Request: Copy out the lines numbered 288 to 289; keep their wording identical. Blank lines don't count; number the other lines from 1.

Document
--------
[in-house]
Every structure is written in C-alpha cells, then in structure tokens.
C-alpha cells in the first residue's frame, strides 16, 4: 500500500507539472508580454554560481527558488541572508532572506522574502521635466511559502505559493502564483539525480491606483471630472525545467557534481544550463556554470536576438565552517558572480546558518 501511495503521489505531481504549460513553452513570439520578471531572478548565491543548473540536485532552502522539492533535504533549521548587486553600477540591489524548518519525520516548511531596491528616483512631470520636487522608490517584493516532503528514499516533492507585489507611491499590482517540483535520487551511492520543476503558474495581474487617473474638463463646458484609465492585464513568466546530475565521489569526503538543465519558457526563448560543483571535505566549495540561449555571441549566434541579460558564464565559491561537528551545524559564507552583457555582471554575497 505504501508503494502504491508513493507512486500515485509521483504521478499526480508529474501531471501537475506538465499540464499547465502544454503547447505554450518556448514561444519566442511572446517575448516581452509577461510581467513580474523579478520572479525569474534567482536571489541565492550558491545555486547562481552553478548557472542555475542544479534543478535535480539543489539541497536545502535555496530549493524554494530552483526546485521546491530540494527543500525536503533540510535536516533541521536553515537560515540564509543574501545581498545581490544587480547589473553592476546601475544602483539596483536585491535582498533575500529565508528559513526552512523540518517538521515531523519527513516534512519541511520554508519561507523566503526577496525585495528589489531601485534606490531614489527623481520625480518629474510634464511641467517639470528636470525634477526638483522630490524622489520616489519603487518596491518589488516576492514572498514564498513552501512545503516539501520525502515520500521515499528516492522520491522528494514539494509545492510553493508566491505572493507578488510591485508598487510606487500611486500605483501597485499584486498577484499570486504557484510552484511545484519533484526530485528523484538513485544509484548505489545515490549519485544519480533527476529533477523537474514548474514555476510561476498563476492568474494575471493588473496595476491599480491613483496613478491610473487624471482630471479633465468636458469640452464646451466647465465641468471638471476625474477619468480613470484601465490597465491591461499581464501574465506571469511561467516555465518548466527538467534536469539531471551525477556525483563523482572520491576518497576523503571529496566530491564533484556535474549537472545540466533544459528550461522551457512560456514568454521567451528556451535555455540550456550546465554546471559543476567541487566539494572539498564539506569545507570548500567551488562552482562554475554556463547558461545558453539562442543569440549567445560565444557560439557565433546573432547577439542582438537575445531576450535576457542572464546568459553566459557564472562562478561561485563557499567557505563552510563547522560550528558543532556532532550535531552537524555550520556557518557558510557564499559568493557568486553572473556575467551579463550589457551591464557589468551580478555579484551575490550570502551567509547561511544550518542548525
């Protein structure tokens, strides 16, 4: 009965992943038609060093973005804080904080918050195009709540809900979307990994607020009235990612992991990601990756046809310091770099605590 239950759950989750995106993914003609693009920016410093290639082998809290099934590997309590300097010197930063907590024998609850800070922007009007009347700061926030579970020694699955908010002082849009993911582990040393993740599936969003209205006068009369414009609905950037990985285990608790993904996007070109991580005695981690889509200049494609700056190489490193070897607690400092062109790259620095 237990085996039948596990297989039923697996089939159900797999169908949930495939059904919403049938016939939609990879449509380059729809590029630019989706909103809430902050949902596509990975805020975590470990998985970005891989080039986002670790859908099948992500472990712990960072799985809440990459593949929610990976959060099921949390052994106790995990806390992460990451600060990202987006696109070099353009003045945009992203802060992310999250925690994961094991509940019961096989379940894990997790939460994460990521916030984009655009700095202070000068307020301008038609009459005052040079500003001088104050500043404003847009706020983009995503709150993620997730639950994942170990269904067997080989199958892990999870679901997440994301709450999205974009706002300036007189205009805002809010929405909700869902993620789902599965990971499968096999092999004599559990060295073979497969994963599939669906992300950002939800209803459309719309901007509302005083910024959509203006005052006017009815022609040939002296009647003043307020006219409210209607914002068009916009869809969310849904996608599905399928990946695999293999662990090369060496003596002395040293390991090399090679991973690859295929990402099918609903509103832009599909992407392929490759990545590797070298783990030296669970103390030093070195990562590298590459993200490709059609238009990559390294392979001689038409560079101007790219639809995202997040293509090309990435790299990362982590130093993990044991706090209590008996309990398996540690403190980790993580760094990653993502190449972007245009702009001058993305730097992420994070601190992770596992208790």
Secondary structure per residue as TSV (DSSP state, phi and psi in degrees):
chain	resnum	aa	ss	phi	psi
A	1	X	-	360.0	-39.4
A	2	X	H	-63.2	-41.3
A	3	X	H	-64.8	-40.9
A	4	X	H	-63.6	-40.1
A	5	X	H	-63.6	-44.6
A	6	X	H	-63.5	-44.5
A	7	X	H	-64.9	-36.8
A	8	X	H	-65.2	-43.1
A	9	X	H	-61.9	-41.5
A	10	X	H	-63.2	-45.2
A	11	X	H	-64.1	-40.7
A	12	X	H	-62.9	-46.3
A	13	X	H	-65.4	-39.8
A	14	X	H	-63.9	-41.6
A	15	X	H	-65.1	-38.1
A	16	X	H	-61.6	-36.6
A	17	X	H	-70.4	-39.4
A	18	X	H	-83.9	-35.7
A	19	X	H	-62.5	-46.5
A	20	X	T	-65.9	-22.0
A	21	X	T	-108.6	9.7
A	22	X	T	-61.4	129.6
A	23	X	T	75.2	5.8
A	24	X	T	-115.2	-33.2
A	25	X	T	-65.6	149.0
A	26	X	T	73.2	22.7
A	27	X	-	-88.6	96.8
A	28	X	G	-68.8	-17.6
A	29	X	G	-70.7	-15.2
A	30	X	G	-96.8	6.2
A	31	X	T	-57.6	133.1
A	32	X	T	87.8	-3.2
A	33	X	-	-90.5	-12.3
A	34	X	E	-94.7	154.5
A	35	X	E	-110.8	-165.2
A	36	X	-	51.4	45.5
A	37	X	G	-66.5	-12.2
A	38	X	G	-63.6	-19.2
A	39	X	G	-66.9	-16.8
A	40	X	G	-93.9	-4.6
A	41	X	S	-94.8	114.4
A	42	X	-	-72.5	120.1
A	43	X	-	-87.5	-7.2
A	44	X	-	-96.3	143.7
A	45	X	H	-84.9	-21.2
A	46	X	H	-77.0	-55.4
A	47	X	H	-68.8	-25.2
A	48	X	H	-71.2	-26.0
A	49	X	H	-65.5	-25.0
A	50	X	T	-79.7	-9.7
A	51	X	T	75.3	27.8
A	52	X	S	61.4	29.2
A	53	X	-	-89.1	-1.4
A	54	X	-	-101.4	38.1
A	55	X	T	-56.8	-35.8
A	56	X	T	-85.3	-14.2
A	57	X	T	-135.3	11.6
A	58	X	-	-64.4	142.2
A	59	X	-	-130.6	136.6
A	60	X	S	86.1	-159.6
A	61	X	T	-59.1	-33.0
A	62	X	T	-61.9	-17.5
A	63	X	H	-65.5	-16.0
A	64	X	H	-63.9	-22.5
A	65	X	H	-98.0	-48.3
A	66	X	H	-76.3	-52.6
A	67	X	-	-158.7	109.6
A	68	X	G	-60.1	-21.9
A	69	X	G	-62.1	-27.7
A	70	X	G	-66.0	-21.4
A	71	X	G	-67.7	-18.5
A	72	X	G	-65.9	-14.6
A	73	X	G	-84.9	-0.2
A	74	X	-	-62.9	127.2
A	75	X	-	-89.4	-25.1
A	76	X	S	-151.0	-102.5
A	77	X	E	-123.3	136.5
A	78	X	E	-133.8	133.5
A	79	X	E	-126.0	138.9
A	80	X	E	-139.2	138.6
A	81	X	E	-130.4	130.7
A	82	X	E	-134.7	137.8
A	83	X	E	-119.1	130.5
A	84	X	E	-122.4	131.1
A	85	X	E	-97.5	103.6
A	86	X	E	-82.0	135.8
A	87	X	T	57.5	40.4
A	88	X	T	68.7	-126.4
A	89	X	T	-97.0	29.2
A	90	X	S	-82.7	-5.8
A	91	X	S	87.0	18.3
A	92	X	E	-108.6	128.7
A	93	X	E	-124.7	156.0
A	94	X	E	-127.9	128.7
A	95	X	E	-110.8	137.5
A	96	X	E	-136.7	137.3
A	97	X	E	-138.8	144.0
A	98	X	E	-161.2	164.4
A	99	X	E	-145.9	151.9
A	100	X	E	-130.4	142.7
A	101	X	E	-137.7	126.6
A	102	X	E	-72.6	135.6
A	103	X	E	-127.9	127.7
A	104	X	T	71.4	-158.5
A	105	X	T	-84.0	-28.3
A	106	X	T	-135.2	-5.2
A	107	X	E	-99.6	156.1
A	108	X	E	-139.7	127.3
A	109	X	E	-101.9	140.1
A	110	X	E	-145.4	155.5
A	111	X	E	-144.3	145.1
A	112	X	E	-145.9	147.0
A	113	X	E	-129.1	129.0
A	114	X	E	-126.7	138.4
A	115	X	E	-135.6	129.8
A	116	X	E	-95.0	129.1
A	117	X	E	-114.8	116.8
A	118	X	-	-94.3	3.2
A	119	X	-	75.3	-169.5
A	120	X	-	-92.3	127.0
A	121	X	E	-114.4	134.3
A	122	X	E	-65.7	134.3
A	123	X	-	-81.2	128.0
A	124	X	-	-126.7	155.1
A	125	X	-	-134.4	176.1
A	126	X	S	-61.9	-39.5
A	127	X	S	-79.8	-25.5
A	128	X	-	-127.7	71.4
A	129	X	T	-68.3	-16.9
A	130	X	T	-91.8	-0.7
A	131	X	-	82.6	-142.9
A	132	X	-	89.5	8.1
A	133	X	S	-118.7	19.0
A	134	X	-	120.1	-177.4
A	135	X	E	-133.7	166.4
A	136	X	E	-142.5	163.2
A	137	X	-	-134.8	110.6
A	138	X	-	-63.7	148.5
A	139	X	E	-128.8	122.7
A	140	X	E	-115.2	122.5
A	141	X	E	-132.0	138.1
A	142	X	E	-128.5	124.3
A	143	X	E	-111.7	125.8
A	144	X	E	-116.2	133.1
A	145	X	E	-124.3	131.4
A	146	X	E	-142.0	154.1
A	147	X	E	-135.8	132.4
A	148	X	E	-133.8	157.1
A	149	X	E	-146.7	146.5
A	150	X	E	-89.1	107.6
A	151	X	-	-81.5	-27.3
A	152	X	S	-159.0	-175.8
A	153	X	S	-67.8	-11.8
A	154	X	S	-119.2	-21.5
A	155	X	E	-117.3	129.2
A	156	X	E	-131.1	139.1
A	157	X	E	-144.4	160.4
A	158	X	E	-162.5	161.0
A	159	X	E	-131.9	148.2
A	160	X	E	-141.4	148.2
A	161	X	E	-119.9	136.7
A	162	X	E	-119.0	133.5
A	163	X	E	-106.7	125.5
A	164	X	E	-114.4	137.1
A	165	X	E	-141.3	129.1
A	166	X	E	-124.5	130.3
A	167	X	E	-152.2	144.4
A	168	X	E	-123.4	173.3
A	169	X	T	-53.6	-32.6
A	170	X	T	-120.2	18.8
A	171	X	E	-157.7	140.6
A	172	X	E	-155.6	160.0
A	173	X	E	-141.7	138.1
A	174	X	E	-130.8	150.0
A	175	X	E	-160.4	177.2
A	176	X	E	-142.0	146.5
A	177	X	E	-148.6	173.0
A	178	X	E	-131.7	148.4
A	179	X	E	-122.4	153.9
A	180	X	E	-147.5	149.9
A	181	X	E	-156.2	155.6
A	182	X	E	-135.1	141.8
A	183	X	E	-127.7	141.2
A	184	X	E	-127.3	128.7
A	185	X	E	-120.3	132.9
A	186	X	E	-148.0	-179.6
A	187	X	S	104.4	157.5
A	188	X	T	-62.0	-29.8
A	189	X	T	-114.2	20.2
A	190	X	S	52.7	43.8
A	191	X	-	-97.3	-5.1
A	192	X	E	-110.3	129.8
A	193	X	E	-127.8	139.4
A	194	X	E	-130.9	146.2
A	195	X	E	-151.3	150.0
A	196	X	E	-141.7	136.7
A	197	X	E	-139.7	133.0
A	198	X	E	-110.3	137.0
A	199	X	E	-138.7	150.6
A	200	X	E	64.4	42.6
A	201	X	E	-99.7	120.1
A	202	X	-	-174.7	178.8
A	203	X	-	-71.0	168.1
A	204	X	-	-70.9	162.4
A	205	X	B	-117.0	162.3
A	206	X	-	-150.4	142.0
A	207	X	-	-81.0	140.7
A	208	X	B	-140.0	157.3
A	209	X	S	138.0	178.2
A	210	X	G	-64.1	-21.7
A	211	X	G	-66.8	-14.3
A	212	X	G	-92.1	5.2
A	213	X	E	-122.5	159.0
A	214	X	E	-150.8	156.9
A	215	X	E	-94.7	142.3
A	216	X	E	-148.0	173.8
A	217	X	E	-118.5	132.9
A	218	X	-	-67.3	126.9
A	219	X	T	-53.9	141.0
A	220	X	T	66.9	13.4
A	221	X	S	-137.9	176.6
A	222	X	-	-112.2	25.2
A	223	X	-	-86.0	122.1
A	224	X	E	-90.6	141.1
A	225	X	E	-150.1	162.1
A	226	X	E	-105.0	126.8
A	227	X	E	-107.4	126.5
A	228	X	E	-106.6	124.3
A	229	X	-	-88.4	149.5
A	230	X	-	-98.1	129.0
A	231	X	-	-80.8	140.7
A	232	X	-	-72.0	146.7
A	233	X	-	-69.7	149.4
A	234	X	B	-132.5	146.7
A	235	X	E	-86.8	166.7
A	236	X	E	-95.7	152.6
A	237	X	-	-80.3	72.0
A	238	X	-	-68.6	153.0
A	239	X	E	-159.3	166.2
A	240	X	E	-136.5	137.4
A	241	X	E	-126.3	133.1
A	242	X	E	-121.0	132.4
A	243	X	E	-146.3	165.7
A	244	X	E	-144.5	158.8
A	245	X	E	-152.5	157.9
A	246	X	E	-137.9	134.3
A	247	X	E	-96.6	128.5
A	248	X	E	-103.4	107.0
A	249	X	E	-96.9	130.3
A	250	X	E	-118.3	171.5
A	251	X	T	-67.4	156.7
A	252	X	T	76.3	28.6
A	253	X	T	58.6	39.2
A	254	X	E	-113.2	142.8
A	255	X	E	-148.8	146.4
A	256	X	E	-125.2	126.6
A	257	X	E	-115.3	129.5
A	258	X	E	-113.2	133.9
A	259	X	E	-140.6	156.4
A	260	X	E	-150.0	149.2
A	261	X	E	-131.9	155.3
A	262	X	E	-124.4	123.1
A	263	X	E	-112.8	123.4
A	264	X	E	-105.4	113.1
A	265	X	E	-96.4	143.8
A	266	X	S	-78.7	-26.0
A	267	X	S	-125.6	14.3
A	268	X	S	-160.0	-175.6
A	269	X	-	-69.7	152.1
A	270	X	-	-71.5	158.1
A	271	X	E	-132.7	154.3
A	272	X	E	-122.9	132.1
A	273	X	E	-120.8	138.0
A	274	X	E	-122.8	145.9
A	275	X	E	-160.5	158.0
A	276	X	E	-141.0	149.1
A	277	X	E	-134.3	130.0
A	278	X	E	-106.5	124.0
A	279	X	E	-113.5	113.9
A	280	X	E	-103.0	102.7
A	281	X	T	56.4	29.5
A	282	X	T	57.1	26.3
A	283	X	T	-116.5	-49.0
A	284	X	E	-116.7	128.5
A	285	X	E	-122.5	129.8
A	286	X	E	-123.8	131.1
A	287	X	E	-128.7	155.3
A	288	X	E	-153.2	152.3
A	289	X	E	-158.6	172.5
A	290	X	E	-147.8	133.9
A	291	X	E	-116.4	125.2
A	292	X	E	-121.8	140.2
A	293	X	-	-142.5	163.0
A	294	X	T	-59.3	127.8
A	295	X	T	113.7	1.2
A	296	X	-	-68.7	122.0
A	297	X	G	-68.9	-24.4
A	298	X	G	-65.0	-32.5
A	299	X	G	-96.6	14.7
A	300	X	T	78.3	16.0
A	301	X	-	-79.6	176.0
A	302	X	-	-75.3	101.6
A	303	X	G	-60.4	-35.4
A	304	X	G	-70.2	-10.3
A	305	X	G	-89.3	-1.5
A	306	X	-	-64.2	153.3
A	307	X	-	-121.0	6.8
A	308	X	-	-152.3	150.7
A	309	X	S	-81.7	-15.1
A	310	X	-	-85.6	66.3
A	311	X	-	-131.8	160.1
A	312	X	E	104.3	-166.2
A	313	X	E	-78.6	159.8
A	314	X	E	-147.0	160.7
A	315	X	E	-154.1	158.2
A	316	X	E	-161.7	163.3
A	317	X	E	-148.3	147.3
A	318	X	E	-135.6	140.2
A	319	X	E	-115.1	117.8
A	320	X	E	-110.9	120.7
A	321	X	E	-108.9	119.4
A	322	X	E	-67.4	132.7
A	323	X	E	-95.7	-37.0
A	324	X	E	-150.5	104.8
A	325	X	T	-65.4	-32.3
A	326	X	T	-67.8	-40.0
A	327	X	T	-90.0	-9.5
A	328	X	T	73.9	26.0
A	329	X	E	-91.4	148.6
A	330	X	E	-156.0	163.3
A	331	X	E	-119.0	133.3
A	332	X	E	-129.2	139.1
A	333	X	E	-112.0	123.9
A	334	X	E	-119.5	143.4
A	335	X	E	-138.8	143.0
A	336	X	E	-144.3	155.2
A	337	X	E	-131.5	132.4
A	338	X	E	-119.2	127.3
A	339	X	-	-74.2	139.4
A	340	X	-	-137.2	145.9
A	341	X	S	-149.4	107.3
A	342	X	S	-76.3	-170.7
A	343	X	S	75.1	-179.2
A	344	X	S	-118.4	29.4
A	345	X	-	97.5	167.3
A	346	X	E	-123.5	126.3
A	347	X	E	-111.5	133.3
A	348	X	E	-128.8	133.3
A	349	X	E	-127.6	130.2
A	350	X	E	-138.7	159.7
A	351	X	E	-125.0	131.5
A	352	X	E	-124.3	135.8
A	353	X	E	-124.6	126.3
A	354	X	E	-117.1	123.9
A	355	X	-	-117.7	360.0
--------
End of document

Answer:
A	282	X	T	57.1	26.3
A	283	X	T	-116.5	-49.0